With so many household and personal gadgets requiring batteries, there are ways to save money and the charge. This guide is about getting more life from batteries.
I have several watches. Some for good, some for everyday. When I am not wearing the watches, I pull out the stem and that makes them stop working. This saves on the life of the battery and won't wear them down when they aren't being worn.
By dwedenoja from New Creek, WV
Although I always try to use rechargeable batteries, once in a while, I have none charged for my camera and need to buy some if going to an event. I have found that when these batteries die out for the camera, they still work just fine in a less energy demanding item.
I store my batteries in Ziplock bags in the fridge. It's simple enough to just have a different bag for each size. They are easy to access, and supposedly storing them in the fridge will give them longer life! I mostly store them there because then I know where they are!
By Pam T. from Storm Lake, IA
By D. Heil
The only problem I have is the kids use them and sometimes misplace them so now I have them exchange their drained batteries for recharged ones. If they get caught stealing them, they have to buy their own and replace mine. I am tough about that but they cost $10 for 4 batteries. After charging them 100's of times they are worth the price.
The charger was about $20 but it has lasted over 2 years and been dropped, so it is a tough little thing. I really think very highly of these and I am a total critic about where my money goes. I still have the original 8 batteries going and use them in my headphones daily.
By T. BURNS
To help condition your batteries, let your phone or computer batteries run down once a month to the point that the battery is nearly out of life. Then charge it fully. This will prolong the life of the battery and maintain the length of charge you expect for longer.
Do you have any more tips for saving money on batteries? Please post them below.
I tried storing my batteries in the fridge to make them last longer. They actually ended up dying faster.
Don't throw used AA or AAA batteries. I usually keep them and use them if my wall clocks' (I have seven wall clocks at home) batteries no longer work.
When the batteries in my remotes stop working, I open the remote and roll them around. They will work for a long time yet. I even do it a few times more and they will work again. It sure saves on buying batteries.
By Betty from Fond du Lac, WI
How long should a battery in a cordless phone last? Mine is just 2 years old and says low battery and will not hold a charge for more than 5 minutes. A new battery for this phone is $26.00. How do you take care of a cordless phone to make the batteries last longer? Is there a way to extend this batteries life? Is there such a thing as a generic phone battery? Thanks for reading and I will appreciate any and all advice.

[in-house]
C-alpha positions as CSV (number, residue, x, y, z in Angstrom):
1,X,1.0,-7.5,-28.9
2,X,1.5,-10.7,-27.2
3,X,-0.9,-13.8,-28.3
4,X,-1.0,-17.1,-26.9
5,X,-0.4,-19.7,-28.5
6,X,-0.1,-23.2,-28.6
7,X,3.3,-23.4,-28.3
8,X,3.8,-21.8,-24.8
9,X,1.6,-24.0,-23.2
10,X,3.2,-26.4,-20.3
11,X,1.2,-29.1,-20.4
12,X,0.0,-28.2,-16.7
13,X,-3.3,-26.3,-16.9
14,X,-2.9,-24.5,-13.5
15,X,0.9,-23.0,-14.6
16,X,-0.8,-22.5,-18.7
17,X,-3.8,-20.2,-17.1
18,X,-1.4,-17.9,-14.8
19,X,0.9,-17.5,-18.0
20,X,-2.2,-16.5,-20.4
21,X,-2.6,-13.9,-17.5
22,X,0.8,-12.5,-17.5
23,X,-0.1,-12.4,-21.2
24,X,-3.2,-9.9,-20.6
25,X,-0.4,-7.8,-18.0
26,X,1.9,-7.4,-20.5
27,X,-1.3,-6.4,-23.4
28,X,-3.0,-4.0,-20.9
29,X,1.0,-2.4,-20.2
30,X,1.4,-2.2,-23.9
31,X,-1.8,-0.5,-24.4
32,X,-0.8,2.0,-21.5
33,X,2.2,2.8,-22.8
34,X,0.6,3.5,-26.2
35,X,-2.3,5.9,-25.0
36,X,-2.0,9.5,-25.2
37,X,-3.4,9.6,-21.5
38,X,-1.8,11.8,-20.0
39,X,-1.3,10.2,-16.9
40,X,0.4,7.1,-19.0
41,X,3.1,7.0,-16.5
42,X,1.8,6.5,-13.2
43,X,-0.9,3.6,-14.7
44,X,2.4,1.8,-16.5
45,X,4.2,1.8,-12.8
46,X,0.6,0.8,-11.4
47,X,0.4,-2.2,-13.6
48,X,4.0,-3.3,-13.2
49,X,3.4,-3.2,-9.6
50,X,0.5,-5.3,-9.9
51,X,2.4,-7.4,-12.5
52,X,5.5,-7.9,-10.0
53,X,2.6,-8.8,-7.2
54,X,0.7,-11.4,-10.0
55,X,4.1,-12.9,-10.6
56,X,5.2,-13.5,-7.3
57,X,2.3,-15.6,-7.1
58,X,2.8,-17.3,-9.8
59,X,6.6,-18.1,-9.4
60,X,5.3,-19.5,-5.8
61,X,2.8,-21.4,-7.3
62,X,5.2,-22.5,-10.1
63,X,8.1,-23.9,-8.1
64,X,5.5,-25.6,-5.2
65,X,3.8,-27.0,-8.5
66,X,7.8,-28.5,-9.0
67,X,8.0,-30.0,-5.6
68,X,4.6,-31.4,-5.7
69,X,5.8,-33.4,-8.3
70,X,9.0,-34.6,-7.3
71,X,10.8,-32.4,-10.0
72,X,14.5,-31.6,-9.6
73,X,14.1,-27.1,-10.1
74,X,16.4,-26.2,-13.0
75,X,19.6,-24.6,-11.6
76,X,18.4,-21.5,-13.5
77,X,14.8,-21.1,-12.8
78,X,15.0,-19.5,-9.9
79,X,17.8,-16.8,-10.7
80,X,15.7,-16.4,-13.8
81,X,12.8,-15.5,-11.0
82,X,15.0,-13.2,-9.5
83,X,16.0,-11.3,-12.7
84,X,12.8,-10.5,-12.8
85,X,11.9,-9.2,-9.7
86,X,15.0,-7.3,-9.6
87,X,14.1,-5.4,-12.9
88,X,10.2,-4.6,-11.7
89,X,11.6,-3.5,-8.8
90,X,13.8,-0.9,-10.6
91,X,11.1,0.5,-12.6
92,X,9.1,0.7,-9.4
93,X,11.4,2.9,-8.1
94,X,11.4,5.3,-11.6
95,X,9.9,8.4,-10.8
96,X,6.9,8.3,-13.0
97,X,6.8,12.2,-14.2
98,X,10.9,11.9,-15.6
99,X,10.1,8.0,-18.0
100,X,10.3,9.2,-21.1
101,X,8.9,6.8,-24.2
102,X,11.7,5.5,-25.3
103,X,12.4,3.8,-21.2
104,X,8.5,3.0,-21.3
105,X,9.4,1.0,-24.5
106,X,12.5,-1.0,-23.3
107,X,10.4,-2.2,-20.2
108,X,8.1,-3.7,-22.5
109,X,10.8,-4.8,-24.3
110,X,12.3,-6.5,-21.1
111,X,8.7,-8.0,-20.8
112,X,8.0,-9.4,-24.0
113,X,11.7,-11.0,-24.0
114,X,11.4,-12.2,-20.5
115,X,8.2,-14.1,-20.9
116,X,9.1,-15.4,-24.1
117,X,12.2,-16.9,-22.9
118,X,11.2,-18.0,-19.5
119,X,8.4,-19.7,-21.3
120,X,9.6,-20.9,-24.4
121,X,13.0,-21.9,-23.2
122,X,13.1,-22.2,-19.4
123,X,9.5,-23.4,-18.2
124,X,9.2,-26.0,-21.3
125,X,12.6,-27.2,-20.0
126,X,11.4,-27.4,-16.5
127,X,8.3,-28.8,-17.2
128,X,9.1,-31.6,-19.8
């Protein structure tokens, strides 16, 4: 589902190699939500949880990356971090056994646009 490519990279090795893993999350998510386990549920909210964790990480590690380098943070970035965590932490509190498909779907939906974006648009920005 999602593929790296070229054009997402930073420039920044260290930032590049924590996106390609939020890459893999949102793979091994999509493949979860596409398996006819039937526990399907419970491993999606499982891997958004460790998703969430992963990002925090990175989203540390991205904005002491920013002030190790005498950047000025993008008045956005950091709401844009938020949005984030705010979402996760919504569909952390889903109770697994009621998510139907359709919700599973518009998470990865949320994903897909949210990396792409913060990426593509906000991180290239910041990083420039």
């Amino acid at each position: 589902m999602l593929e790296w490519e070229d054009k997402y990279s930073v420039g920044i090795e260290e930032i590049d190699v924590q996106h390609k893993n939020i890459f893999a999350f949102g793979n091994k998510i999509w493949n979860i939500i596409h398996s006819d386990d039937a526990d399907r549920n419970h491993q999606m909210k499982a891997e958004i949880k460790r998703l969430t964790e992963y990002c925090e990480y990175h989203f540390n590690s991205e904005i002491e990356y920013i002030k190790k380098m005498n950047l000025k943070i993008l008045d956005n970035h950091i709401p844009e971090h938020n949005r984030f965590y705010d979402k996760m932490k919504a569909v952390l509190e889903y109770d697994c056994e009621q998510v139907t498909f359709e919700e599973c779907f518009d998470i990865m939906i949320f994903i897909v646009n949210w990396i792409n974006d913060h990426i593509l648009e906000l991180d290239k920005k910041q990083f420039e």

Helen from Sassy
I have had the same cordless phone with the same battery for 8 years. Sometimes it runs down completely, and sometimes it sits on the phone all the time. I don't really see that it makes a difference.
Your battery seems defective. Based on my experience, they should last a lot longer than 2 years.
I've also gotten batteries from Batterydepot.com and they are great! I've gotten batteries from there that I never would have thought replacement batteries were made for! And the prices are extremely reasonable. Especially when you consider the cost of replacing the item.
But it does sound like your battery is defective. Plus, as Mary T said, keeping it on the charger all the time when it's not in use will cause the battery life to be shortened big time. I let mine run down completely about once a month. Then give it a full charge. So far it's done great.
Can a watch battery go dead with the stem pulled out? I replaced a bunch of watch batteries and left the stem out on all of them. They went dead after 2 years. How long should they last with stem out? I kind of forgot about them, so was surprised when they were all dead!
By Carol from St. Joseph, MO
Some watches disconnect the power with the stem out, some don't possible. We buy batteries real, real cheap at the flea market.
I have a battery powered drill. A friend told me that if I stored the batteries in their boxes instead of in the drill, they would last longer.
Household batteries include both single-use and rechargeable dry cell batteries used to power toys, cameras, radios, flashlights, hearing aids, and many other portable products.
I have a preventative tip to avoid those times when it's difficult to remove the dead batteries from electronics equipment. Whenever I need to replace batteries in anything, I put a long strip of tape around each battery, leaving a "tail" hanging.
In regards to your tip about putting flashlight batteries in backwards to prevent accidental discharge, many designs of flashlights will allow them to operate even if both batteries are reversed. Also, even one battery reversed will allow discharge if accidentally switched on.
My question is... Does putting batteries in the freezer extend their life? I have been told that it does. Can someone answer this question. Thank you, Mary
As soon as I return home from work, I take my watch off. I always pull the pin out to stop the time and therefore save on battery usage.